Defence lawyers introduced mitigating evidence designed to portray Moussaoui as the product of a broken home, rejected by others as a “dirty Arab” and traumatised as he was bumped from one orphanage to another in France.
Jan Vogelsang, a clinical social worker from Greeneville, South Carolina, called as an expert witness after interviewing 51 of Moussaoui’s acquaintances, shed light on the youth of the future Al-Qaeda plotter.
Moussaoui boasted a sharp sense of humor and was a friendly, smiling child, who triumphed over apparent learning difficulties by earning a high school diploma, a technical degree and a master’s degree from a London university, she said.
He grew up in a “violent, chaotic and very, very emotional” home and he and three siblings were often sent to orphanages during upheavals as the abusive marriage of his Moroccan immigrant father Omar and mother Aicha deteriorated.
Prodded by defence lawyer Gerald Zerkin, Vogelsang suggested that children from such environments grow up robbed of the life skills and stability needed in normal life.
The would-be Al-Qaeda suicide pilot, facing death or life in prison, often appeared amused at the defence case, shaking his head several times. After court recessed for lunch he shouted “Zerkin! A lot of American B.S.!”
Moussaoui’s sisters Jamila and Nadia both now suffer from serious delusions or schizophrenic tendencies, and cannot function without medication, Vogelsang said.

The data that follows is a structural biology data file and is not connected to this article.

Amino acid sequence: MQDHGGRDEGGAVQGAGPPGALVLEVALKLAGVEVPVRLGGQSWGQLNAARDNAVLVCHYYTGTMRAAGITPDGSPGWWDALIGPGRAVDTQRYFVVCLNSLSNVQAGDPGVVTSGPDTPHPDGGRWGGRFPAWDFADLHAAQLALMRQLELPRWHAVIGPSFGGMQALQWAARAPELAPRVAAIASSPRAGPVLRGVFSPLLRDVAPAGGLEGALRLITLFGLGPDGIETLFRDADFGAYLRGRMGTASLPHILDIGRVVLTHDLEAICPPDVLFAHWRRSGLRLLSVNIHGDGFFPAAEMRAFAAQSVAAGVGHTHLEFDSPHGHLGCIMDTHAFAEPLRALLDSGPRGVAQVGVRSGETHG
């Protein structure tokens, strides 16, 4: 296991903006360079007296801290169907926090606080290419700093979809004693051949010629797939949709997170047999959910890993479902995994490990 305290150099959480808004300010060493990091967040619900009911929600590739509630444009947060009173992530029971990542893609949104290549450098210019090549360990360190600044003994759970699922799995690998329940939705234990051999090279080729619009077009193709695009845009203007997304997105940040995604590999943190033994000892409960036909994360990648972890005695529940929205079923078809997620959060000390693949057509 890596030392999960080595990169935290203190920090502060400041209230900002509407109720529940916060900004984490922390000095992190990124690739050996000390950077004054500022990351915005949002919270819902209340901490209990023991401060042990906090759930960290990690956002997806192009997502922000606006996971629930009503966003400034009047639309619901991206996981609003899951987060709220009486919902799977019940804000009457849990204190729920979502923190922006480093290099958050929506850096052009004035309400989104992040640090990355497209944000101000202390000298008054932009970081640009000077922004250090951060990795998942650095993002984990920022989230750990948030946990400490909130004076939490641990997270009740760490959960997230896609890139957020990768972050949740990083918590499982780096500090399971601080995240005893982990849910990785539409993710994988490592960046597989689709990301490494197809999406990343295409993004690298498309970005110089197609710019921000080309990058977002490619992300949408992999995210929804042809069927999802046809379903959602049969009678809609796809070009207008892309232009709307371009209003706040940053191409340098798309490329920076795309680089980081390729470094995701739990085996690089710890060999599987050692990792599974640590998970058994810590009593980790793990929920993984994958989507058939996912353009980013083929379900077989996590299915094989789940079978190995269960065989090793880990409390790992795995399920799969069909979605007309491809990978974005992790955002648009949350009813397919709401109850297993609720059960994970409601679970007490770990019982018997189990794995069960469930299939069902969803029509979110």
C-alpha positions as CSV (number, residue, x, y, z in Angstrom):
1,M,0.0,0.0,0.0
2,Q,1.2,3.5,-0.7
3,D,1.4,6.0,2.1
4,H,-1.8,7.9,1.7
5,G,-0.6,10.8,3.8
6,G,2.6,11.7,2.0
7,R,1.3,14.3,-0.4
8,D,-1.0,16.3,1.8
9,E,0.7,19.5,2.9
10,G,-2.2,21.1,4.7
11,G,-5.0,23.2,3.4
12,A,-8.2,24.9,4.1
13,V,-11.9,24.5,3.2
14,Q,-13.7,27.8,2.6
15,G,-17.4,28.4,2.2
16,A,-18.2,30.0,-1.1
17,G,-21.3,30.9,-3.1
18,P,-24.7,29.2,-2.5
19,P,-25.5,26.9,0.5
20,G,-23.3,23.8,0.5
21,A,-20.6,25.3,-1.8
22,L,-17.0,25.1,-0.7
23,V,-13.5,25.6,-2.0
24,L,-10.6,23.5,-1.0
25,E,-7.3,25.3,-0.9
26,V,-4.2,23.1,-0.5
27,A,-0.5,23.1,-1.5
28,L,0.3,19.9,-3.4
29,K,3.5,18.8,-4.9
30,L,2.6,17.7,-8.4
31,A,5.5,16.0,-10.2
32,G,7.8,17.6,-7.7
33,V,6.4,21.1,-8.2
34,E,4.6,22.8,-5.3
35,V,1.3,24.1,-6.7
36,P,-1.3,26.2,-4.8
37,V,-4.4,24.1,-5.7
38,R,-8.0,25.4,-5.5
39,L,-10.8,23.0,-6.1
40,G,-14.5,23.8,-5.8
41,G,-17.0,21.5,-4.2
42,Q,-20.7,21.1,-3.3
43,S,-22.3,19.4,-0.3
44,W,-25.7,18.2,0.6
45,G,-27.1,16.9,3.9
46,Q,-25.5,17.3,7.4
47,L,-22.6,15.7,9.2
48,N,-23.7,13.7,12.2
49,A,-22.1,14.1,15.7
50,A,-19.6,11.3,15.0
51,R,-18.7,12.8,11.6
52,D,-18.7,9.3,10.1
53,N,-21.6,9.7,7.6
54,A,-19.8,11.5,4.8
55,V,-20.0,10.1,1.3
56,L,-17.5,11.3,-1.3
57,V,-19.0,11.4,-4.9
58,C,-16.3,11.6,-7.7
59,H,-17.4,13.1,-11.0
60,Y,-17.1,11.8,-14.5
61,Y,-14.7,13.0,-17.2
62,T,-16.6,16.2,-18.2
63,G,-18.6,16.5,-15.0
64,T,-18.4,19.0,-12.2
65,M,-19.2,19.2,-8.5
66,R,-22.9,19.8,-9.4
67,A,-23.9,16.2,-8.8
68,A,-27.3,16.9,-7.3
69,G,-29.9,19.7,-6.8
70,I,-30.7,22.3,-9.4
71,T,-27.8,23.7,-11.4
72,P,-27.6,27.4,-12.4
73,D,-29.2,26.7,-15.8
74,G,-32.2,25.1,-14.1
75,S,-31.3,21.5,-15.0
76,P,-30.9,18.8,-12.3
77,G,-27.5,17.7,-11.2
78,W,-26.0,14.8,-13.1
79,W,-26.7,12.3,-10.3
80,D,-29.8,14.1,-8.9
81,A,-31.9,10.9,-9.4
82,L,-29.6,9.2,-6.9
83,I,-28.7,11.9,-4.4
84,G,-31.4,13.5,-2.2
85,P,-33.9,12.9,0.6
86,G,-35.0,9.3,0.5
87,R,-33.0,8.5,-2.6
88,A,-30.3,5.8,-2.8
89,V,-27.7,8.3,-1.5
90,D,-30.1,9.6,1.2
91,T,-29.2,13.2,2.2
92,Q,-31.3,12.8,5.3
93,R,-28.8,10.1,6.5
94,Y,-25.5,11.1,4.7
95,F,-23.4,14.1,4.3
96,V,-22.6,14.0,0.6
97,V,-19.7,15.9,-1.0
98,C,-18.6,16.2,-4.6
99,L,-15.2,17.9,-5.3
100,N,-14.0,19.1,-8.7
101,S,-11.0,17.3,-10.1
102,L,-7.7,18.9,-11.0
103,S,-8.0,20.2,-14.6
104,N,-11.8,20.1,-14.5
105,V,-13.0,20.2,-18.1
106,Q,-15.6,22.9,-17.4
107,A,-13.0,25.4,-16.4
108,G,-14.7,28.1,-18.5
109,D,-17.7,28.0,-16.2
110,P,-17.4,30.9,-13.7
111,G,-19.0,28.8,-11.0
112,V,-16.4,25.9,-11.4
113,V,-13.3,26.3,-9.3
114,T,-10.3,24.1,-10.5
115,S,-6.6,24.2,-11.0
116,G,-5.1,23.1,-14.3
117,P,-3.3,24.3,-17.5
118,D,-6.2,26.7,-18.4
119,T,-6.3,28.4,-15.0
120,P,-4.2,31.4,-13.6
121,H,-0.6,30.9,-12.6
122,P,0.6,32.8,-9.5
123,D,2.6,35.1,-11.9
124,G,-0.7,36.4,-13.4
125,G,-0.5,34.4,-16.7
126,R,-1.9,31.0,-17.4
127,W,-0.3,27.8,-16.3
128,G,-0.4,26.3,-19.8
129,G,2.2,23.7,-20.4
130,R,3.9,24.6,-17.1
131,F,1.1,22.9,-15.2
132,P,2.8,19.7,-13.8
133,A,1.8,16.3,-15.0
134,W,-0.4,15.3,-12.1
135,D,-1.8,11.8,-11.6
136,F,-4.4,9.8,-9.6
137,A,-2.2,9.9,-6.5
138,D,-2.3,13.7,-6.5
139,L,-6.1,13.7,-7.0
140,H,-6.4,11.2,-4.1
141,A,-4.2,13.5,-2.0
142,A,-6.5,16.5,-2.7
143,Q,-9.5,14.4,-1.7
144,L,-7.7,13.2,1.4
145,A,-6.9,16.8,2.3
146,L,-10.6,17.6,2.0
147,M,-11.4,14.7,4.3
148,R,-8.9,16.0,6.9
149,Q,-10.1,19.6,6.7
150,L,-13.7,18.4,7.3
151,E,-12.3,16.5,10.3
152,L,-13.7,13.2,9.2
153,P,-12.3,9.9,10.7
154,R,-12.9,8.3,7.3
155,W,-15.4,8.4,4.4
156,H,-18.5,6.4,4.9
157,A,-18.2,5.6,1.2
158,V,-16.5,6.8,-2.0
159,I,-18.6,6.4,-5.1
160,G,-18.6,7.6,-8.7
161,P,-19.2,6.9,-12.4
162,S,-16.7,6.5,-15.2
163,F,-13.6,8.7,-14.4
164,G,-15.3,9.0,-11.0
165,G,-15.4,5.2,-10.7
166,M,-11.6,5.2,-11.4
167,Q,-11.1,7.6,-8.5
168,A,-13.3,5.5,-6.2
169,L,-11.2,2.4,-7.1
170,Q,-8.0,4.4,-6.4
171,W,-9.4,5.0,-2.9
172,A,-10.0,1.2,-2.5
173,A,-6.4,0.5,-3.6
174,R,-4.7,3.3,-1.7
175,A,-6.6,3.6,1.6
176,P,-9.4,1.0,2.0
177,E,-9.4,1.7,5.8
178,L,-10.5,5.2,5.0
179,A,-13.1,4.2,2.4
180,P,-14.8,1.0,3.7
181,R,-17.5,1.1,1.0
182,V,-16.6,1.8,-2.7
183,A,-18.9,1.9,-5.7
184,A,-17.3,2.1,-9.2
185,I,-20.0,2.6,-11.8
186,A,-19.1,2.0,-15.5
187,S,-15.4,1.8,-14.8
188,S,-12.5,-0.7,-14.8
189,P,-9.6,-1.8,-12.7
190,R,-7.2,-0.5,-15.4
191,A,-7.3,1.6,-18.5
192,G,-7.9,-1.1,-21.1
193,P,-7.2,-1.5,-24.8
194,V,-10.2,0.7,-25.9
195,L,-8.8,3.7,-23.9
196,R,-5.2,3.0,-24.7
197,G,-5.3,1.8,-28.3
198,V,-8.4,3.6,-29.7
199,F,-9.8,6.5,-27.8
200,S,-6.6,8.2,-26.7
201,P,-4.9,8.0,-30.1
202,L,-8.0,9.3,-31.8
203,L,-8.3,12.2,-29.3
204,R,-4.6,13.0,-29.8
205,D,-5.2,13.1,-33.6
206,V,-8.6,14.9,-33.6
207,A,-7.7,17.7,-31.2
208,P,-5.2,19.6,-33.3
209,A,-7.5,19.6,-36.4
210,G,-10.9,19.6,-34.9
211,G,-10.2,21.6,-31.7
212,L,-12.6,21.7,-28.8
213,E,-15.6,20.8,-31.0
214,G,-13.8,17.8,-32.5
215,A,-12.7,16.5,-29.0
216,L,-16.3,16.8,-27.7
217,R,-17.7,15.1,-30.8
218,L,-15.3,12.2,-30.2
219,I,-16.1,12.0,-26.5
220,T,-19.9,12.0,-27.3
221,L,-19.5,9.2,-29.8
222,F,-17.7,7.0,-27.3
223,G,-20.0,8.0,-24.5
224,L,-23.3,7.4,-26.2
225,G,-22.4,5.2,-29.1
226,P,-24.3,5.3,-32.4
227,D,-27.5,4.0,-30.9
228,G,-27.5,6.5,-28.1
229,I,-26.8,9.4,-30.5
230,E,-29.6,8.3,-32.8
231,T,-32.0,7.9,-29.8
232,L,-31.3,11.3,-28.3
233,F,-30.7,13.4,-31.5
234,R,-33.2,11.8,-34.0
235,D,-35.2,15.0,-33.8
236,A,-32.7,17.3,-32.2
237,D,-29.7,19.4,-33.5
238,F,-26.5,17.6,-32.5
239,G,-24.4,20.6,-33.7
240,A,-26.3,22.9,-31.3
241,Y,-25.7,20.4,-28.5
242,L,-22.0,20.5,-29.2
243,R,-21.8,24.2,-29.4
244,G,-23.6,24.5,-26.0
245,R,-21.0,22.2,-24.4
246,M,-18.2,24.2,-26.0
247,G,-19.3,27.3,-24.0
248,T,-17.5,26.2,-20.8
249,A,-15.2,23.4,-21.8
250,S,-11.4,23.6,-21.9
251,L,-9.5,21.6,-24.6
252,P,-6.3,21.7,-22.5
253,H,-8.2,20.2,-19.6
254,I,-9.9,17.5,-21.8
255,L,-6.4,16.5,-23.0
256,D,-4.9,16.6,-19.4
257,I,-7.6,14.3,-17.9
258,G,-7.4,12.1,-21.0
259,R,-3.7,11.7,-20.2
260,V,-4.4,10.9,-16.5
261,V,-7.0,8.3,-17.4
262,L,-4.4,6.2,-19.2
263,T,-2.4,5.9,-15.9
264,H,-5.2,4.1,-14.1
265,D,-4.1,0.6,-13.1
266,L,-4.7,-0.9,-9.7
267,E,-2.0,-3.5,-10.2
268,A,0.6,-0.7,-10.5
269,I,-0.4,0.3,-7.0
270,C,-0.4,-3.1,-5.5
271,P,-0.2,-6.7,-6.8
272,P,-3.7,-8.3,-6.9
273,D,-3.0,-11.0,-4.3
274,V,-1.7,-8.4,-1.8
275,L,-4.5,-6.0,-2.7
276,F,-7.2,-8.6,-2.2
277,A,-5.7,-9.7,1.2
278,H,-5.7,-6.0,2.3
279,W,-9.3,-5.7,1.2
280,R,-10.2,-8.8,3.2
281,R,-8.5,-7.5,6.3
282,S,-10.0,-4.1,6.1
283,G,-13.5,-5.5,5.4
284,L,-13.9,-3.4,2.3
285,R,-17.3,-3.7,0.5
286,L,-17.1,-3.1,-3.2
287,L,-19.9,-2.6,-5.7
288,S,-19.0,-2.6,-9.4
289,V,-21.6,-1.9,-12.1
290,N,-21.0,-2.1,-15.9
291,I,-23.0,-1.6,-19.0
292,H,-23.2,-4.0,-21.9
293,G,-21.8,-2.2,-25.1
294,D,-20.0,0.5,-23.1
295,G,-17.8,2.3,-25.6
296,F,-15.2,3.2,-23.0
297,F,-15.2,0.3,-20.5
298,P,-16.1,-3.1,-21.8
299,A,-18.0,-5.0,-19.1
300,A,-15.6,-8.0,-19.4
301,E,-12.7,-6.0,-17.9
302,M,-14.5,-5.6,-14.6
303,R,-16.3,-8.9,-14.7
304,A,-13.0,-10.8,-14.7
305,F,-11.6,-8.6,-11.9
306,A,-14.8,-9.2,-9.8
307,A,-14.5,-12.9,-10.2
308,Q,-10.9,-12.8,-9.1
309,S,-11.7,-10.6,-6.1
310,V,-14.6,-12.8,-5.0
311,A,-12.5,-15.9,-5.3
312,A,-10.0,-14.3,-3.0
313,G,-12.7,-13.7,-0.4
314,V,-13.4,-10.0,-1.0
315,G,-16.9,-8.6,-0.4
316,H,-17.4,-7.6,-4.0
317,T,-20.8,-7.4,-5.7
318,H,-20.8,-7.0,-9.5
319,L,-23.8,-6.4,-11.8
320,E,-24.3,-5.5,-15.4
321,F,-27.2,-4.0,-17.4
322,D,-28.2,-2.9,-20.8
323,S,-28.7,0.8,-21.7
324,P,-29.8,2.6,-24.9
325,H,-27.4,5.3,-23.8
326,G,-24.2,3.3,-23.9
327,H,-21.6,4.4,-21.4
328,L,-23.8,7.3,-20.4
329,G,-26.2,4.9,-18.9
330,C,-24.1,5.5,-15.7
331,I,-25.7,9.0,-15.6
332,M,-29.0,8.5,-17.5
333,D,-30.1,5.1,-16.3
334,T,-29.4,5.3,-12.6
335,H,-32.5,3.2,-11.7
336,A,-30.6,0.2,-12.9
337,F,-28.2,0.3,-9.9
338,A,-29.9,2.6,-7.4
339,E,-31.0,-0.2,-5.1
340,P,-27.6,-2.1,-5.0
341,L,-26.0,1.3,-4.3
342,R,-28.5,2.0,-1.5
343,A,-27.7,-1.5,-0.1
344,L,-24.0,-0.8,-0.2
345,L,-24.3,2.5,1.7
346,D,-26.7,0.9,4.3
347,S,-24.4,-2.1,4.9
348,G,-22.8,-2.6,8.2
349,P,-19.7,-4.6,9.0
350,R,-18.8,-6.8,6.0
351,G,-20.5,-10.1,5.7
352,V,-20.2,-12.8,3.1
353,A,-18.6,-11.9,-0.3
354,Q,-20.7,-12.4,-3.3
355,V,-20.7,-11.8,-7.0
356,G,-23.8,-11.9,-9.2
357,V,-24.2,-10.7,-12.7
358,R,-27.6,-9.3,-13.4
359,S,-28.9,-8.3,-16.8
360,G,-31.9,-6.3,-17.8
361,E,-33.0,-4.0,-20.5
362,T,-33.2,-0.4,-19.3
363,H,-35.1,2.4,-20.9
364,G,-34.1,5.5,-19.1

Nadia often becomes convinced she has turned to stone, and cannot move, while Omar, Moussaoui’s abusive father, is in a psychiatric hospital in Nanterre, close to Paris, too heavily sedated to be interviewed.
Only Moussaoui’s brother, Abd Samad, and mother Aicha appear to have escaped mental illness, the expert witness for the defence said, adding that she had neither diagnosed nor interviewed Moussaoui himself.
Moussaoui, the court heard, had a girlfriend for six years during his teens, and was deeply offended when rejected by her father by virtue of his race.
“Her father would not allow him into their home because he was viewed as a ‘dirty Arab'” Ms Vogelsang said.
Though often disruptive in class, Moussaoui was popular among friends, she said. “He was known for his sense of humor, he could be very funny.”
Defence lawyers earlier renewed what many observers say is a futile bid to spare Moussaoui from execution, after he glorified in the destruction of September 11 from the witness stand last week.
Earlier in the trial Moussaoui had claimed he would have flown a fifth hijacked jet on September 11, 2001, into the White House, had he not already been arrested.
The day opened after the judge called an unexpected recess to convene a closed session but gave no explanation.
Moussaoui, facing a possible death sentence for his role in the September 11, 2001 attacks on New York and Washington, was allowed to attend the session which lasted around half an hour.
The jury already has ruled that Moussaoui is eligible for execution,
accepting prosecution arguments that his “lies” concealed plans for the September 11 attacks.
They must now decide whether the sentence should be carried out on the only man tried in the United States in connection with the strikes which killed nearly 3,000 people.
The Al-Qaeda plotter last Thursday said he had “no remorse” for the September 11 strikes and dismissed grief-stricken survivors as “disgusting.”
“It make my day,” Moussaoui replied when asked for his reaction to the heartbreak of families who lost loved ones.
Federal prosecutor Robert Spencer was also able to get Moussaoui to deny that he had any kind of mental infirmity — dealing a blow to the defence.